Undergraduate Research Programme

The Astrophysics/Physics undergraduate research programme offers undergraduate students an invaluable opportunity to take part in cutting-edge research being undertaken by staff members in the Centre for Astrophysics Research (CAR), which is a leading Astrophysics department in the UK. These projects are designed to give undergraduate students a taste of what working in frontier research is like and often contribute to journal publications. We welcome interest both from undergraduate students who are current students at Hertfordshire and those who are not.

Students who are interested in working on a project should email the project supervisor as early as possible and copy in the research tutor (Sugata Kaviraj; s.kaviraj@herts.ac.uk). In their email, students should include a short statement explaining why they are interested in the project and, if possible, attach a short CV. They are welcome to express interest in multiple projects (although they will typically work on one project, usually over the summer period). Supervisors will then set up an informal chat to discuss details of the projects with prospective students after which students will be expected to make project selections. Some limited funding may be available and students will be advised of the details after they apply.


The Coronet Cluster: an unruly stellar nursery

In this project, we will use infrared, X-ray, and radio data to peer into an otherwise opaque molecular cloud to directly observe nascent young stars. While 'growing up', these accrete more and more mass from their surroundings, and they rapidly show signs of magnetic activity. Both effects manifest themselves in unruly flaring variability in different wavebands. In an instructive example of the power of multi-wavelength astronomy, we will make use of a unique set of multi-epoch observations at infrared and X-ray wavelengths to systematically quantify for the first time the incidence of far-infrared variability in young protostars and any correlations with X-ray and radio flares. Initially focusing on data obtained with the Herschel Space Observatory, this project will develop basic data analysis skills for multi-wavelength observational astronomy and time domain studies. This could be done as an ideal team project for a group of undergraduates, and it is scalable into a full research project.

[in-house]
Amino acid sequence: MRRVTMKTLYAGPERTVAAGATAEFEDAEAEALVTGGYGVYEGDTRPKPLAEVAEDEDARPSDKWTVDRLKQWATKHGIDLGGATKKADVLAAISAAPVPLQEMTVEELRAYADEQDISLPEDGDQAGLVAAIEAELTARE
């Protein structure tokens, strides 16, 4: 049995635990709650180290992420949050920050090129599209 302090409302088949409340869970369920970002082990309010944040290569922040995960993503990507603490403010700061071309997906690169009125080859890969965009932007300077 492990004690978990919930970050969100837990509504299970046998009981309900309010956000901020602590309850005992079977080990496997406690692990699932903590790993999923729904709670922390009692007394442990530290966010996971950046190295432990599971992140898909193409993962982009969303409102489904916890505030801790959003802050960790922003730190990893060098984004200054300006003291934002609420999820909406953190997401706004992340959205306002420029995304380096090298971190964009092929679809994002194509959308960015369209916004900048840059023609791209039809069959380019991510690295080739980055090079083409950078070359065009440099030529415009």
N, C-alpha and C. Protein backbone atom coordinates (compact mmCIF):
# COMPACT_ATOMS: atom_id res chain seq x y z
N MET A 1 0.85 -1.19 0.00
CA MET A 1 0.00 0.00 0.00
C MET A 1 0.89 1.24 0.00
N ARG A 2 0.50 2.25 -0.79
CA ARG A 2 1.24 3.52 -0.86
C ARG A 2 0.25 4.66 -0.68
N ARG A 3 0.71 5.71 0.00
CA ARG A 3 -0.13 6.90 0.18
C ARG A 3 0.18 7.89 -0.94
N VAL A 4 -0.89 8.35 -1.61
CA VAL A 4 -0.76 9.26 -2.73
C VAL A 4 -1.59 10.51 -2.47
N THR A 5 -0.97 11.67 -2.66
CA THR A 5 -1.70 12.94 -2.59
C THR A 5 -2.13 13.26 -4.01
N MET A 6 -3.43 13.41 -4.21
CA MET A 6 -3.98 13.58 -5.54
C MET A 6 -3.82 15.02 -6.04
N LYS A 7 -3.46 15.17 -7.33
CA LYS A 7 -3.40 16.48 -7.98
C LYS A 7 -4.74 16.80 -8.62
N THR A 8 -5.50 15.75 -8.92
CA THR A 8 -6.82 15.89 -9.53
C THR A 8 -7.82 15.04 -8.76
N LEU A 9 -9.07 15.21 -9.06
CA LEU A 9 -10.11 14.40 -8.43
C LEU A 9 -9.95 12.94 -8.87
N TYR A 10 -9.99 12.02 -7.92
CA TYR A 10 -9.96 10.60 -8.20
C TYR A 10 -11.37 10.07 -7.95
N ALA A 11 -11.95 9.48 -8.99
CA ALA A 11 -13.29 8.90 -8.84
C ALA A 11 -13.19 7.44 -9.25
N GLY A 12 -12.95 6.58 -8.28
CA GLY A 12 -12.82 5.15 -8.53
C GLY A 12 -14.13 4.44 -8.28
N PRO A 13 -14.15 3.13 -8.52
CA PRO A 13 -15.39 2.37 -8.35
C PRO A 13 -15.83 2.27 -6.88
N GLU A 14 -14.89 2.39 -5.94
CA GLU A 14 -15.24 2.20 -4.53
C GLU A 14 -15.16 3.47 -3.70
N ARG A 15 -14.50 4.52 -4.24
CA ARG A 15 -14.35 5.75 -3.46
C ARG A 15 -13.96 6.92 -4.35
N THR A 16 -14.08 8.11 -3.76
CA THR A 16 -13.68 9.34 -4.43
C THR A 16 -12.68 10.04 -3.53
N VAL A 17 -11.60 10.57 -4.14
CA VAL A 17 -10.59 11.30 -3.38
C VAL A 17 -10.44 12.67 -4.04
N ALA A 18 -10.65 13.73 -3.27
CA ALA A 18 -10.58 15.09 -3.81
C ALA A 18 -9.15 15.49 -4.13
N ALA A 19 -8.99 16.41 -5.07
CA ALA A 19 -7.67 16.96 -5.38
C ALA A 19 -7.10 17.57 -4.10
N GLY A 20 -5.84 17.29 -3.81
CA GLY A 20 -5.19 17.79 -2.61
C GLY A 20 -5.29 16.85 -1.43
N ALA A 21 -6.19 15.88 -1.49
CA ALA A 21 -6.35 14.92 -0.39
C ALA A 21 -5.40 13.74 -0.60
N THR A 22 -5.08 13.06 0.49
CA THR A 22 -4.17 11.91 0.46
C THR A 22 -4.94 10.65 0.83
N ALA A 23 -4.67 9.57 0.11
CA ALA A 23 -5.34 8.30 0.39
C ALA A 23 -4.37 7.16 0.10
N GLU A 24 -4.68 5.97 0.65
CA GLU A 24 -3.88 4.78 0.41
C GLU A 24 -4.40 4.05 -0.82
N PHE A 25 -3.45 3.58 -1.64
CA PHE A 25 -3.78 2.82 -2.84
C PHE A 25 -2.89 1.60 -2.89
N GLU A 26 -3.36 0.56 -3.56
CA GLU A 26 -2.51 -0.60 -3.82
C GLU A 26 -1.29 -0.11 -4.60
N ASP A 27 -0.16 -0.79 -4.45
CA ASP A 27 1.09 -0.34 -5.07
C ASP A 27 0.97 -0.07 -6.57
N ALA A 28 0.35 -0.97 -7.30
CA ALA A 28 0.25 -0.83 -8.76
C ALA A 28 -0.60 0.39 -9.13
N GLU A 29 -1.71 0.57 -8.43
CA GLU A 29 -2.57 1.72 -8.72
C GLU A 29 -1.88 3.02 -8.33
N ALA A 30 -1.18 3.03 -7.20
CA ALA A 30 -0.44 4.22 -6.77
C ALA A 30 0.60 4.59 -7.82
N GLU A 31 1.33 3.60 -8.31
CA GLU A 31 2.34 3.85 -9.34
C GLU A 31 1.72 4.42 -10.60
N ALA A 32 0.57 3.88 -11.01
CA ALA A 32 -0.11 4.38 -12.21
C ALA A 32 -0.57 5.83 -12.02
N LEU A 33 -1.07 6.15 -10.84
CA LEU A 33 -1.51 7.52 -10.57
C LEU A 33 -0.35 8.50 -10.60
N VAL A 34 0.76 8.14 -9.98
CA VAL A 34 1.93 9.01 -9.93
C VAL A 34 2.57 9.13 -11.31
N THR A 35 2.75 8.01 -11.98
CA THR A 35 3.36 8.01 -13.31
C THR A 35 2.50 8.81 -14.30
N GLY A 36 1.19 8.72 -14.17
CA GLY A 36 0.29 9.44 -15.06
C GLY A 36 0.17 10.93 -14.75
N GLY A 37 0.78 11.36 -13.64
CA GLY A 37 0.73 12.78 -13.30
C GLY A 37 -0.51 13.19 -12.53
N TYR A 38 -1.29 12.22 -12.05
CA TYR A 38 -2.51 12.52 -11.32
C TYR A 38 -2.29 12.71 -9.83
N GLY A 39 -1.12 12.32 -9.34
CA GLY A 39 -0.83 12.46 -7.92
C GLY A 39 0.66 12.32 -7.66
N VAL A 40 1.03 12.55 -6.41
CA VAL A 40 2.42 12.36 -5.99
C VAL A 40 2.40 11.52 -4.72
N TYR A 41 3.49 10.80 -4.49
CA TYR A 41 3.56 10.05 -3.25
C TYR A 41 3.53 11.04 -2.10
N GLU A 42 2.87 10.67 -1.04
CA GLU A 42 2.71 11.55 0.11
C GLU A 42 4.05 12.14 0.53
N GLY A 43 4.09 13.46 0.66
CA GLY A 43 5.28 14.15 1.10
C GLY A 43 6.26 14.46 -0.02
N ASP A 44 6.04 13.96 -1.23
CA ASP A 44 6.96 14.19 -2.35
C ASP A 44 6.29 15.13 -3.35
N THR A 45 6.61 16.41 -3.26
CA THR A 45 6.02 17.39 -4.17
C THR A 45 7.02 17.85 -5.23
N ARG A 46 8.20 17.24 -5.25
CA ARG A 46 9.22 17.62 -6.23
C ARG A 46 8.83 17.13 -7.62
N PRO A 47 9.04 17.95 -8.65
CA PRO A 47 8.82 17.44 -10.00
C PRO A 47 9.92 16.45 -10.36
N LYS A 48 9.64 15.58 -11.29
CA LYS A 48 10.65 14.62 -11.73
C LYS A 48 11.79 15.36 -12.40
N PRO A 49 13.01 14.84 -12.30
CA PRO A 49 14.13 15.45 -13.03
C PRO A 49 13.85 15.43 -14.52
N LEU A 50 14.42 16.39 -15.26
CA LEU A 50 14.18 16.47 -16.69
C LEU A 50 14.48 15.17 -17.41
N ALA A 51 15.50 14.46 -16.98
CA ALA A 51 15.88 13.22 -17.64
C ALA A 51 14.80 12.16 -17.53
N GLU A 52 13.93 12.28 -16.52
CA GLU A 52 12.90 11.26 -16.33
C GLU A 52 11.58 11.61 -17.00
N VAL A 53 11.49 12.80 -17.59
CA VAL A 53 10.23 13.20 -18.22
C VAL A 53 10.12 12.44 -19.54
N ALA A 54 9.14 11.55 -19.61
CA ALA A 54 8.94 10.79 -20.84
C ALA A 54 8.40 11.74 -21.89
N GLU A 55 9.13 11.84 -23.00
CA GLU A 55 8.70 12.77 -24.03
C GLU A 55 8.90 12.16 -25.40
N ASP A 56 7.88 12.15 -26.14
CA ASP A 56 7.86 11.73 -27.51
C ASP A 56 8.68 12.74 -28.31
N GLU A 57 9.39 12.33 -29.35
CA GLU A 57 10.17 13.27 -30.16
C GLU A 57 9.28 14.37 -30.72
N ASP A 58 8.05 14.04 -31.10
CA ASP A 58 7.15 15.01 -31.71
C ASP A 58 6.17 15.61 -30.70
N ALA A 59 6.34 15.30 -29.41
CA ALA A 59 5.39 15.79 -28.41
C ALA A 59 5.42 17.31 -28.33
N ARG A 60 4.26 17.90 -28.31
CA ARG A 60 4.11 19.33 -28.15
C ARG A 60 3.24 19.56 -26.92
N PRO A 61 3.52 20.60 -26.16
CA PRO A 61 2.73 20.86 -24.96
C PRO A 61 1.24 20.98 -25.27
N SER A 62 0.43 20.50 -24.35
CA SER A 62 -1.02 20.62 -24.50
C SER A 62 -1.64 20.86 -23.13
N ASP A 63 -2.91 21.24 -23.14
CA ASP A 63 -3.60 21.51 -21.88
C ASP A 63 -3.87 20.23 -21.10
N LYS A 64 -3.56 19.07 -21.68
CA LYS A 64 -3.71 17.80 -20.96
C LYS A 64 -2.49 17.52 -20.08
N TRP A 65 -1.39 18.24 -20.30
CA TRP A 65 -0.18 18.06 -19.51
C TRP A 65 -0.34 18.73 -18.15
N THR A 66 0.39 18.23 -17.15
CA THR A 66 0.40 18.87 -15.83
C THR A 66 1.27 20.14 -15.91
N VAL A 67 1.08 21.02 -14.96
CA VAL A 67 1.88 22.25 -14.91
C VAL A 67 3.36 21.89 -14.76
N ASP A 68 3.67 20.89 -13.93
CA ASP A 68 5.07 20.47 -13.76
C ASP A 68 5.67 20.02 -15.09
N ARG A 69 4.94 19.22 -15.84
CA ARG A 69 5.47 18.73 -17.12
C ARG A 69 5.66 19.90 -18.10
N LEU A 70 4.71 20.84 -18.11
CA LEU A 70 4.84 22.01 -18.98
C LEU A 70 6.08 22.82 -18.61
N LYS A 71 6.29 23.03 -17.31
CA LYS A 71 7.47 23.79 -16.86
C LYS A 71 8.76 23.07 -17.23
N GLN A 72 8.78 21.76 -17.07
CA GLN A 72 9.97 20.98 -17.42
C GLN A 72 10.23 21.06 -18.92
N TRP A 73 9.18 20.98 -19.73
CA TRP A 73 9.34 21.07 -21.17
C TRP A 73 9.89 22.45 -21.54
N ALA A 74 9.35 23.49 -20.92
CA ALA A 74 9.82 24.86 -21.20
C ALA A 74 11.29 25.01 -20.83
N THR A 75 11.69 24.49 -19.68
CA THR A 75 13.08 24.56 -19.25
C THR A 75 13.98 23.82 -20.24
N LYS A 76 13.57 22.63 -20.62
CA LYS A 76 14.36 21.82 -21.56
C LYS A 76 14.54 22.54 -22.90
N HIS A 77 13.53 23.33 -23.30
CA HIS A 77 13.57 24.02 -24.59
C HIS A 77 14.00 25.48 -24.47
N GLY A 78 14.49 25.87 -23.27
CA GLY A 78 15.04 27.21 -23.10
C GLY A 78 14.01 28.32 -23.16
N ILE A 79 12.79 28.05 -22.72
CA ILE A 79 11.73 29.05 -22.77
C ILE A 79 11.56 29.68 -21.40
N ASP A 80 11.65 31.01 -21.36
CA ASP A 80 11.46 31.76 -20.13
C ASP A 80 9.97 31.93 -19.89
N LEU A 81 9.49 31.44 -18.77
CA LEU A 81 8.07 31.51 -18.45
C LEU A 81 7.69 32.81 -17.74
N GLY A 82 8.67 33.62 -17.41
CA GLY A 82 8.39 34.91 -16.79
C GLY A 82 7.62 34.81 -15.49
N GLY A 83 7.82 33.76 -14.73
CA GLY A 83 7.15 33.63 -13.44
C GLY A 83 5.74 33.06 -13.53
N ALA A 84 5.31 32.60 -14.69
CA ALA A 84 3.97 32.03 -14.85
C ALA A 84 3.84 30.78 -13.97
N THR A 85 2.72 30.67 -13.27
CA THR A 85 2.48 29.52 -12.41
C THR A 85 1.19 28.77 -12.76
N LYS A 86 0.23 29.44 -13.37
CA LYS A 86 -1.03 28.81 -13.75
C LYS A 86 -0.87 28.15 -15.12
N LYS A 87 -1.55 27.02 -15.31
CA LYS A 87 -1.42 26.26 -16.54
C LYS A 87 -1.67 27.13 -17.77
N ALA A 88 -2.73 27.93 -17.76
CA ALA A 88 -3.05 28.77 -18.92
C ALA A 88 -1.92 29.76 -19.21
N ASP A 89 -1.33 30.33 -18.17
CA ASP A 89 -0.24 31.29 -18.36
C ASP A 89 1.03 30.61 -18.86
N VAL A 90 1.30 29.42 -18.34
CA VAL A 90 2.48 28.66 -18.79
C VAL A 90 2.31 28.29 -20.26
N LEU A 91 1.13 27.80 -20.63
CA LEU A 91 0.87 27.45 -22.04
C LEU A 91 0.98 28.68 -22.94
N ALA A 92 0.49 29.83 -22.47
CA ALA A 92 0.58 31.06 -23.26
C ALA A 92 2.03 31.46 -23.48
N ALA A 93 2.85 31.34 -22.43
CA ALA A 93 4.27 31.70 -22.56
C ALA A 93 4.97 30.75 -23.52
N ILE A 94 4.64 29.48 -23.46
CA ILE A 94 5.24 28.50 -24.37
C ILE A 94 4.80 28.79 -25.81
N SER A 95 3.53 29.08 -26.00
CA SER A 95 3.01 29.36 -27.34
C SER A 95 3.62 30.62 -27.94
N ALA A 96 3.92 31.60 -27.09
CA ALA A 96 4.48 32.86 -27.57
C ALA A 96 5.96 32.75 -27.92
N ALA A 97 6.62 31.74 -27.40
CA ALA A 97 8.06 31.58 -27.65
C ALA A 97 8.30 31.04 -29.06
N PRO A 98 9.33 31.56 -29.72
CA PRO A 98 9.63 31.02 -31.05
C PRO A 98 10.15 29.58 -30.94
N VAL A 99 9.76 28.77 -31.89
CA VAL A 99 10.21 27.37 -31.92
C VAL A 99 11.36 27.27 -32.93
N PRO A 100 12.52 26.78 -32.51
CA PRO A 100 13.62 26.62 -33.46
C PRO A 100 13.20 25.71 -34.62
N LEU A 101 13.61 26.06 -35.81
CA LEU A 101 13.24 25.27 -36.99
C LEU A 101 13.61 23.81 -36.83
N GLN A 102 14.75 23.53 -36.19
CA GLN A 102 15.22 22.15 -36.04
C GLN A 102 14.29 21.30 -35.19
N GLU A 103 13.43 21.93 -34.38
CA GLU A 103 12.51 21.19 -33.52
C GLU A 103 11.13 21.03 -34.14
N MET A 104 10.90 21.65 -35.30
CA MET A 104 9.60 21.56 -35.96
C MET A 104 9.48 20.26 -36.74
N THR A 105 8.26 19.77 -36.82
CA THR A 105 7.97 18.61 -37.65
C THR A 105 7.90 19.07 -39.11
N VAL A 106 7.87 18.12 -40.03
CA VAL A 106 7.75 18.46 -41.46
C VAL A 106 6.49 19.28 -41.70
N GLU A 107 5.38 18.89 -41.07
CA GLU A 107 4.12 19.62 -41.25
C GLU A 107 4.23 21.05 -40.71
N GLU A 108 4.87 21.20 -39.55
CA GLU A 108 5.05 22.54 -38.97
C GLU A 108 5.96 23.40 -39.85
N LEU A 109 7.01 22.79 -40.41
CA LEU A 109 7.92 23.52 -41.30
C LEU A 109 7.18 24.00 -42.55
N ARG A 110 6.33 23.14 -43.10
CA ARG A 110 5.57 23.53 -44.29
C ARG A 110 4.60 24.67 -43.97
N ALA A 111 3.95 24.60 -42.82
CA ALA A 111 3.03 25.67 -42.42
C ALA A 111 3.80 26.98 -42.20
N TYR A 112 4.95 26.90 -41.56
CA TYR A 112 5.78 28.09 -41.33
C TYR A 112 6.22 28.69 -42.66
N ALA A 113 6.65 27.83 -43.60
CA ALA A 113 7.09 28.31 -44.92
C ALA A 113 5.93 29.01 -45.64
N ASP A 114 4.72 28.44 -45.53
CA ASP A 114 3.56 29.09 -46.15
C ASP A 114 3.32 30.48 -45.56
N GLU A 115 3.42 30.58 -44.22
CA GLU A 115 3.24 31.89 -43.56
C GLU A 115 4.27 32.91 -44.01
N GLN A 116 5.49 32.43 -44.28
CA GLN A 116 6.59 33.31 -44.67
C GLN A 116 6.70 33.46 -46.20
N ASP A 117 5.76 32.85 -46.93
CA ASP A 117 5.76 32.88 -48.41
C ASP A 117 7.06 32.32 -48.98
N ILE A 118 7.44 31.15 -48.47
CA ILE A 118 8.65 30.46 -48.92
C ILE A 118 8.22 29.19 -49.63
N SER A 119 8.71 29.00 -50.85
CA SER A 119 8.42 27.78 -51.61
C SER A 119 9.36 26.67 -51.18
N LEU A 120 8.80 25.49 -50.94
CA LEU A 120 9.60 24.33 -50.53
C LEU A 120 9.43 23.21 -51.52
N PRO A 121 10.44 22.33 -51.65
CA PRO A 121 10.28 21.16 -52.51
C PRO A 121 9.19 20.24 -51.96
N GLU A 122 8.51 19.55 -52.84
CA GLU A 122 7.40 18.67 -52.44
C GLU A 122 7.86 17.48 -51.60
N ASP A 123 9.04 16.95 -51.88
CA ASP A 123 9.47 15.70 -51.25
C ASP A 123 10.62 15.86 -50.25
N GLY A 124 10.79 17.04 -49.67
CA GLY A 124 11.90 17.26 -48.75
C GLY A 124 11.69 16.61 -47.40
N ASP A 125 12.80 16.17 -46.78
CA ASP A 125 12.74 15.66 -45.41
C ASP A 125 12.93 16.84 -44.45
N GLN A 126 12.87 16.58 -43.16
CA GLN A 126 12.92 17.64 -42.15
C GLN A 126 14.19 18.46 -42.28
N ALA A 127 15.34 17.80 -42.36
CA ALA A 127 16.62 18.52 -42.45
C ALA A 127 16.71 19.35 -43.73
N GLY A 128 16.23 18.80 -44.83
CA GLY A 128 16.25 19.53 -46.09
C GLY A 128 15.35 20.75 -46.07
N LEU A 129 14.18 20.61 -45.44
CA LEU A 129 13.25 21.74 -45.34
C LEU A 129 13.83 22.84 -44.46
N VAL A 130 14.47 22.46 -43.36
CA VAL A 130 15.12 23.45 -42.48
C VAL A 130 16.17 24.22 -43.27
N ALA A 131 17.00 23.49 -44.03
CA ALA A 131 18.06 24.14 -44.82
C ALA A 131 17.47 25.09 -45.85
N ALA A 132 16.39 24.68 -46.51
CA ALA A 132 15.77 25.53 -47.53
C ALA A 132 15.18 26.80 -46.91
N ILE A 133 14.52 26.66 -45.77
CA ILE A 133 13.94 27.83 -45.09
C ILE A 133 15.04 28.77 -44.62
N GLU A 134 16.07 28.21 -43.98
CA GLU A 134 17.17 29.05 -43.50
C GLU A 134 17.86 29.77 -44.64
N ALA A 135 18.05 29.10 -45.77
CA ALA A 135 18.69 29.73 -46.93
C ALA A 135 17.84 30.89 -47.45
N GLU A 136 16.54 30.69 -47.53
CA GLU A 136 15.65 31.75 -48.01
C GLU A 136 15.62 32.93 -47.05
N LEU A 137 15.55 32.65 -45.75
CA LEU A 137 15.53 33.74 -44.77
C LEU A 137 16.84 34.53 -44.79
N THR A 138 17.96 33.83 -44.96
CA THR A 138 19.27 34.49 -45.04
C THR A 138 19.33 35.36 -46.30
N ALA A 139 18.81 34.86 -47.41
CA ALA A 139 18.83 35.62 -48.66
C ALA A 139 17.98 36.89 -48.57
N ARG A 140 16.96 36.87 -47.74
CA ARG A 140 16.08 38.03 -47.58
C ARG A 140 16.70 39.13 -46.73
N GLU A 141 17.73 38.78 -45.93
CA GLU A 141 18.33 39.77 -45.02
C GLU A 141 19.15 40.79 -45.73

Accompanying Astronomy Picture of the Day: https://apod.nasa.gov/apod/ap070921.html

Appropriate for undergraduate students in their 2nd year and above.

Dates: 4-8 weeks (flexible)

Supervisor details: Dr Jan Forbrich, j.forbrich@herts.ac.uk, room 2E65


The influence of massive stars in Milky Way type galaxies

Spiral arm galaxies, such as the Milky Way, host numerous clusters of massive stars. These stars interact violently with the surrounding interstellar medium and collectively drive expanding shells of material, so-called super-bubbles, which can be observed. These super-bubbles are thought to be energetic enough to drive galactic outflows and pollute the inter-galactic medium. In this project, we will first use Python to visualise hydrodynamic simulations of a Milky Way type galaxy. These simulations investigate the possibility of subsuming scales below 100pc by an effective super-bubble model to simulate the stellar feedback from a massive star cluster. We will calculate mass outflow rates from the spiral arms in the galactic disk, as well as other useful quantities such as the energy outflow rate. We will identify how the galactic mass outflow rate depends on the location of the super-bubbles within the galactic disk. These simulations can then ultimately be compared with observations of known outflow rates.

Appropriate for undergraduate students in their 2nd year and above.

Dates: 4-8 weeks (flexible)

Supervisor details: Dr Donna Rodgers-Lee (room 1E72, d.rodgers-lee@herts.ac.uk) & Dr Martin Krause (room 1E57, m.g.h.krause@herts.ac.uk)


The WEAVE-LOFAR survey

(This project is full and is no longer accepting students)

The WEAVE LOFAR survey will obtain optical spectroscopy of very large samples of radio sources using the WEAVE instrument, which when it is completed in 2019, will be able to obtain 1,000 optical spectra every hour. These spectra can be used to obtain redshifts (i.e. distances) for the very distant radio sources that we target, which in turn enable us to learn about star formation, black holes and the evolving relation between them over the latter half of cosmic history. In this project, the student will use the latest simulated WEAVE LOFAR data to measure radio luminosity functions (i.e. the space density of star-formation and black-hole dominated galaxies) and how they have evolved. These results can also be compared with the latest cosmological simulations and ultimately inform our understanding of the complex interplay between these two processes which drive galaxy formation and evolution.